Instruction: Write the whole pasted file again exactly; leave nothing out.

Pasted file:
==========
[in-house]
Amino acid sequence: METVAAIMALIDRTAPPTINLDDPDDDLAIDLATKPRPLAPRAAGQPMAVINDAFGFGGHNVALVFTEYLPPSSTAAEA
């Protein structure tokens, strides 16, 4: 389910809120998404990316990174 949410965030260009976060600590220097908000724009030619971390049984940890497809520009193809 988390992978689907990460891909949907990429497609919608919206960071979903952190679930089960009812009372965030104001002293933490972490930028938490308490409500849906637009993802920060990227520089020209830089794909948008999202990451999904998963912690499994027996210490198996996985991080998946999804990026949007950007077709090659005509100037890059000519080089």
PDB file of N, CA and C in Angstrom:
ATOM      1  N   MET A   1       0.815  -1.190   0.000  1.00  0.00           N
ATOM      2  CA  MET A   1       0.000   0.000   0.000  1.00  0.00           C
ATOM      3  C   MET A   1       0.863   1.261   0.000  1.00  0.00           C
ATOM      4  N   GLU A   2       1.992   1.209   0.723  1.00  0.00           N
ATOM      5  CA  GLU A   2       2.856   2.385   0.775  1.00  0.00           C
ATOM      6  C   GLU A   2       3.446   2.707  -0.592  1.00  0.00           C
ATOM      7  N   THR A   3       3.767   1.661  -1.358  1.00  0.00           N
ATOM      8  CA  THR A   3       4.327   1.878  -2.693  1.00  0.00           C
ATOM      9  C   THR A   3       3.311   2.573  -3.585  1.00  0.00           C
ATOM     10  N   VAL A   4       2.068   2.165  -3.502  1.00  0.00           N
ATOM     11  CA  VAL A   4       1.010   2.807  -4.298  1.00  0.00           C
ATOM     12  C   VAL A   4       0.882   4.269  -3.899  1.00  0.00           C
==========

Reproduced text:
[in-house]
Amino acid sequence: METVAAIMALIDRTAPPTINLDDPDDDLAIDLATKPRPLAPRAAGQPMAVINDAFGFGGHNVALVFTEYLPPSSTAAEA
């Protein structure tokens, strides 16, 4: 389910809120998404990316990174 949410965030260009976060600590220097908000724009030619971390049984940890497809520009193809 988390992978689907990460891909949907990429497609919608919206960071979903952190679930089960009812009372965030104001002293933490972490930028938490308490409500849906637009993802920060990227520089020209830089794909948008999202990451999904998963912690499994027996210490198996996985991080998946999804990026949007950007077709090659005509100037890059000519080089």
PDB file of N, CA and C in Angstrom:
ATOM      1  N   MET A   1       0.815  -1.190   0.000  1.00  0.00           N
ATOM      2  CA  MET A   1       0.000   0.000   0.000  1.00  0.00           C
ATOM      3  C   MET A   1       0.863   1.261   0.000  1.00  0.00           C
ATOM      4  N   GLU A   2       1.992   1.209   0.723  1.00  0.00           N
ATOM      5  CA  GLU A   2       2.856   2.385   0.775  1.00  0.00           C
ATOM      6  C   GLU A   2       3.446   2.707  -0.592  1.00  0.00           C
ATOM      7  N   THR A   3       3.767   1.661  -1.358  1.00  0.00           N
ATOM      8  CA  THR A   3       4.327   1.878  -2.693  1.00  0.00           C
ATOM      9  C   THR A   3       3.311   2.573  -3.585  1.00  0.00           C
ATOM     10  N   VAL A   4       2.068   2.165  -3.502  1.00  0.00           N
ATOM     11  CA  VAL A   4       1.010   2.807  -4.298  1.00  0.00           C
ATOM     12  C   VAL A   4       0.882   4.269  -3.899  1.00  0.00           C